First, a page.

I must mention that this boundary doesn’t quite work for every couple. I have a friend who adapted this boundary in her marriage and it became frustrating as her husband was a bread winner at home before they married, meaning he couldn’t just abandon the role. On the other side, she was from a family where they were well of, meaning her money was hers and there were no expectation from her family members to take care of them.

It is important to know what your in-laws expect from your spouse and decide which financial boundary to put in place that will work for the both of you.

· No in-law expectations.

None! My family has gained a son as much as B’s family has gained a daughter but no one is allowed to have expectations. When B and I were dating, there was an existing whatsapp group that B and his siblings had. We have been married almost four year and still not part of it. It has never been an issue as I didn’t expect to be part of the group after the wedding.

A funny moment though, I remember the many times B would leave me and his sister to chat, intentionally trying to get us build an unbreakable bond. That was special but I wasn’t in favour of that set up. I preferred me and his siblings to build our own special bond, in a way that will best work for us, not try have what he and his siblings have.

I have observed people who made it their mission to fix problems and build relationships in the family they married into. I think that’s too much of a burden to carry. The best that one can do is build their own relationships despite the family politics.

No expectations at family gatherings as well. If we are available, lovely. If we can’t make it, we can’t. If one of us has other commitments, the other will attend. I am not expected to cook when I visit his family home and B is not expected to bring groceries whenever we visit my maiden home. We do this out of love and the willingness to, not because we are expected to. When it comes to holidays, we alternate. However, if one year we decide to spend Christmas with a group of friends, that is also accepted.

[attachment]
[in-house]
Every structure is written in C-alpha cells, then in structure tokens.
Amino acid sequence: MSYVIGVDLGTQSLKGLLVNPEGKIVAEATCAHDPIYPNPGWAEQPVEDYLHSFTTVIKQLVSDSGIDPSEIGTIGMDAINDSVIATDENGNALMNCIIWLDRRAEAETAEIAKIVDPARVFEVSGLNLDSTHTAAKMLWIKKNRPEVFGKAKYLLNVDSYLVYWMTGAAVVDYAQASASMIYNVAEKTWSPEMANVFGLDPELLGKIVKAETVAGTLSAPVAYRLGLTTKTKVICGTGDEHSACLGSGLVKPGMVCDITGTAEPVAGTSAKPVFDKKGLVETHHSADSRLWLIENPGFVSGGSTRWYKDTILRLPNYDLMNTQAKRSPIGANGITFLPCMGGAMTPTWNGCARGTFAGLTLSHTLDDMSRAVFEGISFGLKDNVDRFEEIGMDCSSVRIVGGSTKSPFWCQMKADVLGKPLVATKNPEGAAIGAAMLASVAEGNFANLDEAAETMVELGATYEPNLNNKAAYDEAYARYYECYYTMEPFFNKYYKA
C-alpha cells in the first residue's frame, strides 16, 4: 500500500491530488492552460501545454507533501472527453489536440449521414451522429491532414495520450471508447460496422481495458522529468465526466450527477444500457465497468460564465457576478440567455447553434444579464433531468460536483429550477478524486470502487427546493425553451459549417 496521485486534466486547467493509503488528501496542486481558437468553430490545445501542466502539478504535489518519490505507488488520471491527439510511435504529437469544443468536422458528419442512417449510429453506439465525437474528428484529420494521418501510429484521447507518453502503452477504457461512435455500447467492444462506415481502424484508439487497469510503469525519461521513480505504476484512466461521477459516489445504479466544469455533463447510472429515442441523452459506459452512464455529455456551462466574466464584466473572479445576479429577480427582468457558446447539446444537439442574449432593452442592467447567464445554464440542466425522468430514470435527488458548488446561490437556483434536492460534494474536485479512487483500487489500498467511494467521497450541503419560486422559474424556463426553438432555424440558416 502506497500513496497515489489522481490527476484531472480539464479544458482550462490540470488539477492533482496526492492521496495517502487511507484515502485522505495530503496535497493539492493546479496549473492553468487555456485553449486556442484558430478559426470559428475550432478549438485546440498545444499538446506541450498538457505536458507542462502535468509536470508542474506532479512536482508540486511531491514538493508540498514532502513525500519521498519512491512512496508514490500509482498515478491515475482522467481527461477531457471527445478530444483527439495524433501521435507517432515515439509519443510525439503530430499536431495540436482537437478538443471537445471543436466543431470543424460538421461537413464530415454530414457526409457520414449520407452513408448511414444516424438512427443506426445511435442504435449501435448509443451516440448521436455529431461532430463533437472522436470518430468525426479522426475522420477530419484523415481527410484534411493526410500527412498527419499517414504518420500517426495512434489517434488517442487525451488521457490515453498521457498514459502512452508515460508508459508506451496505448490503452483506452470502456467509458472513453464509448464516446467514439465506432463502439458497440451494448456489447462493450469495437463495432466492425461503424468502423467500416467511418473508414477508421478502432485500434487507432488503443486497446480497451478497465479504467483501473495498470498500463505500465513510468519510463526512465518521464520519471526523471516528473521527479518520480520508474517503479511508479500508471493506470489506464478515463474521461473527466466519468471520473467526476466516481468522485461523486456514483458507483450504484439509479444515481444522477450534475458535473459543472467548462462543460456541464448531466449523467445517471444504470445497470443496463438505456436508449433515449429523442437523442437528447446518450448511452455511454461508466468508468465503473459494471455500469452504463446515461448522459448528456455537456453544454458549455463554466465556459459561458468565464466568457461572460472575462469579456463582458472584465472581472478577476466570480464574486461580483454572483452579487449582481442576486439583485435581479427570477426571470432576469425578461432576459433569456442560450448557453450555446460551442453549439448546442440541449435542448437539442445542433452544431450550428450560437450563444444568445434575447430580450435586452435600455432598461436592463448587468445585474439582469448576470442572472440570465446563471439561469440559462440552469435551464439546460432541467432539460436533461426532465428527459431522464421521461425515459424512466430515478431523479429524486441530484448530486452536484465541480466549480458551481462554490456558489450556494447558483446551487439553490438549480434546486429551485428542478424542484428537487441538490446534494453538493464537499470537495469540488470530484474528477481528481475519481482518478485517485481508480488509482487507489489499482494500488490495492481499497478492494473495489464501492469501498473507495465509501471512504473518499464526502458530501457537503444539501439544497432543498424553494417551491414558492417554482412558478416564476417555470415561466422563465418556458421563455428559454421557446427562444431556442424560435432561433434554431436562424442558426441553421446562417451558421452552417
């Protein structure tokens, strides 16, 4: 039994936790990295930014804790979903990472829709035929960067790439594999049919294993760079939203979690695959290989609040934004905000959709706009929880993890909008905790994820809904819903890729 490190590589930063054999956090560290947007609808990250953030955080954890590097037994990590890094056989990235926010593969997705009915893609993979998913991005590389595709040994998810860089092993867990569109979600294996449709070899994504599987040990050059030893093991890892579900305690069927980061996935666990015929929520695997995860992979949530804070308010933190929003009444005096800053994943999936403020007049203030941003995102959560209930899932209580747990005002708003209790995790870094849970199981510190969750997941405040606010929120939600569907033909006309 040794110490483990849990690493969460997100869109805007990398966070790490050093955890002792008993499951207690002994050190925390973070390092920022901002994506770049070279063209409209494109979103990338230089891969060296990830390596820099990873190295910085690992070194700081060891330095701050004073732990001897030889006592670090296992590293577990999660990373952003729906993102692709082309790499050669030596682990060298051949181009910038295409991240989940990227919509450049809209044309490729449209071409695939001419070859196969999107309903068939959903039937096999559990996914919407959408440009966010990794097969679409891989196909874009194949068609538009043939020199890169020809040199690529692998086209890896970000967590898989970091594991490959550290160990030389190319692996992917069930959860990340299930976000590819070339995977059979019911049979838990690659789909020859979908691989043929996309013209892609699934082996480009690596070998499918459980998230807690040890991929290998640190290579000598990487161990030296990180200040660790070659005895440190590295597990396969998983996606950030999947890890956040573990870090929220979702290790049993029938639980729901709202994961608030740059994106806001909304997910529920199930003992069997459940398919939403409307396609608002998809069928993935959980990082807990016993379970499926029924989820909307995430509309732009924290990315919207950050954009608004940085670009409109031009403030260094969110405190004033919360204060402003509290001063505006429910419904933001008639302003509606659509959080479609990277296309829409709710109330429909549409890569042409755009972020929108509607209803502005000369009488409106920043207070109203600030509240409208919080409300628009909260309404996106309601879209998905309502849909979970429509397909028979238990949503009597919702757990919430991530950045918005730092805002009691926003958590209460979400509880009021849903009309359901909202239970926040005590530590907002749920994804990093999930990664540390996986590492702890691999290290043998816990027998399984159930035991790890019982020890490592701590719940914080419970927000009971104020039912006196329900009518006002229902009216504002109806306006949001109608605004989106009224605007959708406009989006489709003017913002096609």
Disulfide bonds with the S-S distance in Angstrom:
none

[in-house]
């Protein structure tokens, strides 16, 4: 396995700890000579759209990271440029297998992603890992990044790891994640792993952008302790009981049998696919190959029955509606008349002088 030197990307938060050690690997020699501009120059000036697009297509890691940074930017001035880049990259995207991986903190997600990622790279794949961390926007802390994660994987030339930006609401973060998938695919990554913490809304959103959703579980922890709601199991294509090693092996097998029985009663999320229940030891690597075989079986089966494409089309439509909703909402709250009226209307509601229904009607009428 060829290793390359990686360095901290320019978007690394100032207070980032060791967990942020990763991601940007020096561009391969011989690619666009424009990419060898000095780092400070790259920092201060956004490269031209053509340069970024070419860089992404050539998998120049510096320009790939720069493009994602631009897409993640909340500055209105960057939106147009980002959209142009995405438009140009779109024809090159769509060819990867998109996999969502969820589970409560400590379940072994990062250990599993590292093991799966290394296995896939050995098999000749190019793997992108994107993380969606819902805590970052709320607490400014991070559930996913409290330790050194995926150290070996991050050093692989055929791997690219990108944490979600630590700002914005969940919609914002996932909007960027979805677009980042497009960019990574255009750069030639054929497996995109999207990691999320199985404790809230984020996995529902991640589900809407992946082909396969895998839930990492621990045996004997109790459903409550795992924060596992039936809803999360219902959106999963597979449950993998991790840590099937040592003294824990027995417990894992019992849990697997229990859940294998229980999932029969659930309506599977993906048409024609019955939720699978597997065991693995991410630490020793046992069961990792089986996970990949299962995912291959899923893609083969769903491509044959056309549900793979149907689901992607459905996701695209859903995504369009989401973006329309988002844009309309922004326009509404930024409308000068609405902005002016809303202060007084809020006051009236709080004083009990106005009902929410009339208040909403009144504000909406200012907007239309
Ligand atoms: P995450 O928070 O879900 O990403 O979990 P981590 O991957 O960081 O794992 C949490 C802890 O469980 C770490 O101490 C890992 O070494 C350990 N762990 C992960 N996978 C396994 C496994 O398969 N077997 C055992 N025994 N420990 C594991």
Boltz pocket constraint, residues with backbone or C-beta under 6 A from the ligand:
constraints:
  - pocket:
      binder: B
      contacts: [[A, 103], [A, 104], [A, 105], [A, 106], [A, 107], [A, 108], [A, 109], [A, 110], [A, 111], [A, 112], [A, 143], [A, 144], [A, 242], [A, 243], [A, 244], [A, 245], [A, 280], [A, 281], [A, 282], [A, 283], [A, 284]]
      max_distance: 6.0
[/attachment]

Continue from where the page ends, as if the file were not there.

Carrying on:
The legacy we have chosen to build
These are some of the boundaries we live by and they work for us. It doesn’t mean because it works for us, it would work for our children. They are free to do whatever works for them in their adulthood.

Every couple should be free to do what works for them. Not what works for husband or the wife, but what works for both individuals. Once the couple has decided, it is important to be forthcoming to family and those who will judge your way of doing things.

The legacy we have chosen to build is the Zondi Pitjeng legacy. Two people’ purpose and visions coming together as one. We have chosen to build the family that began on our wedding day when we said I do to each other. We have chosen to spend time together. To have our own terms on house chores; time frames in extending the family and our own principles. Find out what boundaries work for you. It will be hard at first to live them but with time, you will get used to your journey of happily ever after.

“It is important to know what your in-laws expect from your spouse and decide which financial boundary to put in place that will work for the both of you.”